October 24, 2022

In 2021, cybercrime cost the globe an estimated $6 trillion, but the potential damage of a cyberattack on our country’s infrastructure or military is incalculable. Today, cybercrime has become a national priority, with much of the country’s operations in both the public and private sectors online and interconnected. Recognizing that the university has a duty to employ its vast resources for the good of individuals living in the digital world and, collectively, our nation, Texas A&M is getting down to business.

The university embarked on its cyber mission in 2015 with its Cybersecurity Center and, later, the development of an interdisciplinary cybersecurity minor in the College of Engineering and cybersecurity programs at the Bush School of Government and Public Service. Recently, visionaries Ray Rothrock ’77 and Anthony Wood ’90 created The Texas A&M Global Cyber Research Institute with a $10 million gift. While that initiative is just taking flight, another program is producing Aggies well-prepared to fight battles that most don’t realize exist.
 

We can have the best concepts, the ideal structure and the right equipment, but it won't work if we can’t find those individuals trained and educated to solve problems and make strategic decisions.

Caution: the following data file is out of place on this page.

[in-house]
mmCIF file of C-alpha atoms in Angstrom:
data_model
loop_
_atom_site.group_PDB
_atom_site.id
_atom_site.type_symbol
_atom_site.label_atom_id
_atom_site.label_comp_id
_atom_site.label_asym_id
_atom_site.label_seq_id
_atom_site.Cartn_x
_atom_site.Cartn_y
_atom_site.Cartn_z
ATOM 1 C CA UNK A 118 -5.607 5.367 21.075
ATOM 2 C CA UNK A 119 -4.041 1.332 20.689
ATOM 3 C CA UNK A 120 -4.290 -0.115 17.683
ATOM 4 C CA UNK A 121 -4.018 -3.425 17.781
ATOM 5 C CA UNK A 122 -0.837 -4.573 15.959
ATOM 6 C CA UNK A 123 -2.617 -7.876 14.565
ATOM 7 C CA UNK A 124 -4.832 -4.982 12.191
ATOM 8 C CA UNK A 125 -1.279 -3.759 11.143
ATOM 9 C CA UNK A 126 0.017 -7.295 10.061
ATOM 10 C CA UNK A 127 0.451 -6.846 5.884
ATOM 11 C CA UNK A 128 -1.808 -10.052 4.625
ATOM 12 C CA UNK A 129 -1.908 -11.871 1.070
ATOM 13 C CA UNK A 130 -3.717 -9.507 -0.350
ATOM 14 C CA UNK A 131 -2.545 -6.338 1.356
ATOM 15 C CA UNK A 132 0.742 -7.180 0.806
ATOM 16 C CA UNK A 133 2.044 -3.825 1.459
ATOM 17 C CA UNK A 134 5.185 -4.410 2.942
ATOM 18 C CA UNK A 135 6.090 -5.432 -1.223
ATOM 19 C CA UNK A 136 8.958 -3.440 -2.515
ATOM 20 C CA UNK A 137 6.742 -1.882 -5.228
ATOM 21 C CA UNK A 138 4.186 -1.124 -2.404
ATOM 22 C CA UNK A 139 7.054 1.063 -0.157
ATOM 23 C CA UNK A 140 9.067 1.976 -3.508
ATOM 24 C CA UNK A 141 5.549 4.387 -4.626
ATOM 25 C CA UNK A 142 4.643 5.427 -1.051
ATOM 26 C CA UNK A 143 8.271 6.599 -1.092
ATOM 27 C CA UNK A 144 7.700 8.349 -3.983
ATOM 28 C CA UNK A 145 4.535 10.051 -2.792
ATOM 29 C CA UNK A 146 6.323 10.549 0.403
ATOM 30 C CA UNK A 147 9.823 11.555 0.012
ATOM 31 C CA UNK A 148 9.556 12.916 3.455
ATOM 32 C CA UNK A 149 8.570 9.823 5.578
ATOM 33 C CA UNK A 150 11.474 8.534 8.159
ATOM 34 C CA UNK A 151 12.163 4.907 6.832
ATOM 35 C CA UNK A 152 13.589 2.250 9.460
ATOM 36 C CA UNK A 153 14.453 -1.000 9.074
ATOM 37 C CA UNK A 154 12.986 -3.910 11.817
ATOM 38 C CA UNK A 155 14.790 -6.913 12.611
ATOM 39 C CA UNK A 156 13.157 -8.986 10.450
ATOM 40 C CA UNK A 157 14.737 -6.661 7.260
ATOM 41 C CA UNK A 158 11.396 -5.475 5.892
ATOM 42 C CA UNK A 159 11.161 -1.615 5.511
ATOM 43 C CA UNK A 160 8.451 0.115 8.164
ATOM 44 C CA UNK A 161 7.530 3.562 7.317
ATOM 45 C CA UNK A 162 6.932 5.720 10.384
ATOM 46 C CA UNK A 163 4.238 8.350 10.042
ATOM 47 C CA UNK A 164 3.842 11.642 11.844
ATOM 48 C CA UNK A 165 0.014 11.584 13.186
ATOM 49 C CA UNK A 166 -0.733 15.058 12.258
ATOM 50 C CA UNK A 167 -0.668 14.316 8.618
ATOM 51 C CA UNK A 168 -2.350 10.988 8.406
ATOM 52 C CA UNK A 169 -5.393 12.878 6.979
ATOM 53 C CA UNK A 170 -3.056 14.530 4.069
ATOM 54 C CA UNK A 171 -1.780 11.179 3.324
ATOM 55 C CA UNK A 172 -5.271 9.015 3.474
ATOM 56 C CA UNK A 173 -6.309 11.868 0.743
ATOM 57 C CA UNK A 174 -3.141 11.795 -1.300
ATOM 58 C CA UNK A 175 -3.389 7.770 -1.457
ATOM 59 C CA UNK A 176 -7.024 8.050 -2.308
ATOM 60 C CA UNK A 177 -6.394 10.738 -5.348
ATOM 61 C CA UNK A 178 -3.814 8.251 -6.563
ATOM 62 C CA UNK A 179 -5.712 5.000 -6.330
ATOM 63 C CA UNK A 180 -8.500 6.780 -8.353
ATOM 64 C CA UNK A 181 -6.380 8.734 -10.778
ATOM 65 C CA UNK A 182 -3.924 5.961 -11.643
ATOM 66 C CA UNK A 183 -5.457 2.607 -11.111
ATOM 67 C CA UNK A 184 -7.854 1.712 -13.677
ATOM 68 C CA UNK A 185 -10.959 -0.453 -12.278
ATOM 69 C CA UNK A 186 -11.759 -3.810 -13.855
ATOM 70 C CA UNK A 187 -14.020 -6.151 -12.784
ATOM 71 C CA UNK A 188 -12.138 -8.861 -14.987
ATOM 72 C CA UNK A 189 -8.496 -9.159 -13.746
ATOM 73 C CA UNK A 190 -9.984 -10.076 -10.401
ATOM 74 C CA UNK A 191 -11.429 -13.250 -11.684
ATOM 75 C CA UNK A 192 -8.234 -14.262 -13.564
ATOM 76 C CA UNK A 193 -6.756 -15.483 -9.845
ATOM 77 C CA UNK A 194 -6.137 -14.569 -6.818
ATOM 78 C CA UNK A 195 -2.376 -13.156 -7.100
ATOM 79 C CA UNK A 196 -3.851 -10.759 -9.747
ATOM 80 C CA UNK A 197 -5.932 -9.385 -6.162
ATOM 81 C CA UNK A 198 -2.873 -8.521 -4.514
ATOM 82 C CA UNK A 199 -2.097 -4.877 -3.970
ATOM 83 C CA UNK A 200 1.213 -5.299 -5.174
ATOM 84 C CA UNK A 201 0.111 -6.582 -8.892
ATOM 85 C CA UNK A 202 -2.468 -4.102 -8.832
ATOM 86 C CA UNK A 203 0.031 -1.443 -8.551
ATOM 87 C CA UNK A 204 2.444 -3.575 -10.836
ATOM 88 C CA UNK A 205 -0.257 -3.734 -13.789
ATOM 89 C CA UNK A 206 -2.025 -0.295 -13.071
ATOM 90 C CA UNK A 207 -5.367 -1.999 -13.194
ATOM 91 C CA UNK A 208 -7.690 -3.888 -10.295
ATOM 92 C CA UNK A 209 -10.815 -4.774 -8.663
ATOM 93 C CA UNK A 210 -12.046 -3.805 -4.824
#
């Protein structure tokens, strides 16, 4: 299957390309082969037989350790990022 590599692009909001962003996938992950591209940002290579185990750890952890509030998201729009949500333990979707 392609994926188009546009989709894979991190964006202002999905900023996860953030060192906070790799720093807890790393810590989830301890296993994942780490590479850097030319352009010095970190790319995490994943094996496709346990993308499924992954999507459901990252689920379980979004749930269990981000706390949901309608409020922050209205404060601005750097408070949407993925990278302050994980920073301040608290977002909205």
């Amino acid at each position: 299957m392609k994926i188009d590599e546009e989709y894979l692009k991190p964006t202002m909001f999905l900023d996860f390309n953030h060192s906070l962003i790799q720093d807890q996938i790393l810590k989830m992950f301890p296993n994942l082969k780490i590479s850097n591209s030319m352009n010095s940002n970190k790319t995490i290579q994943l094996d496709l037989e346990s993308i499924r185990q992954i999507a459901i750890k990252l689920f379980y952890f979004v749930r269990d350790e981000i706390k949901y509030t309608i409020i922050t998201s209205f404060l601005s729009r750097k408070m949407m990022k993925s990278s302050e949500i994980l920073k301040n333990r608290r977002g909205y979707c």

Erica Pearson

In 2020, Texas A&M partnered with the other five senior military colleges to create “cyber institutes” to provide talent pipelines to the Department of Defense (DoD). Aggies contributed to the initiative by establishing the Defense Cyber Leader Development Program (DCLDP). This two-year program, valued at approximately $30,000 per student, offers hands-on training, industry certifications, internships and mentoring to prepare graduates for DoD cyber mission force and cybersecurity work roles.

Dr. John Walter, the program’s director, expressed that its goal is to ensure the best and brightest minds are equipped to safeguard the nation’s interests. “U.S. government agencies realized how competitive recruiting had become within the technology world, and they knew it would be challenging to attract young people to a cyber career within the federal agencies,” Walter explained.

Each year, 20 students pursuing one of the three cybersecurity minor tracks are selected for the program. “We provide all the training they need for as little cost as possible,” Walter shared. During the school year, the students are compensated for working four to 15 hours per week at the Texas A&M University System Security Operations Center. “They’re just starting out, but they’re becoming experts in real time,” he said.“They learn techniques like how to trace intruders into a network and find out where they’re from.”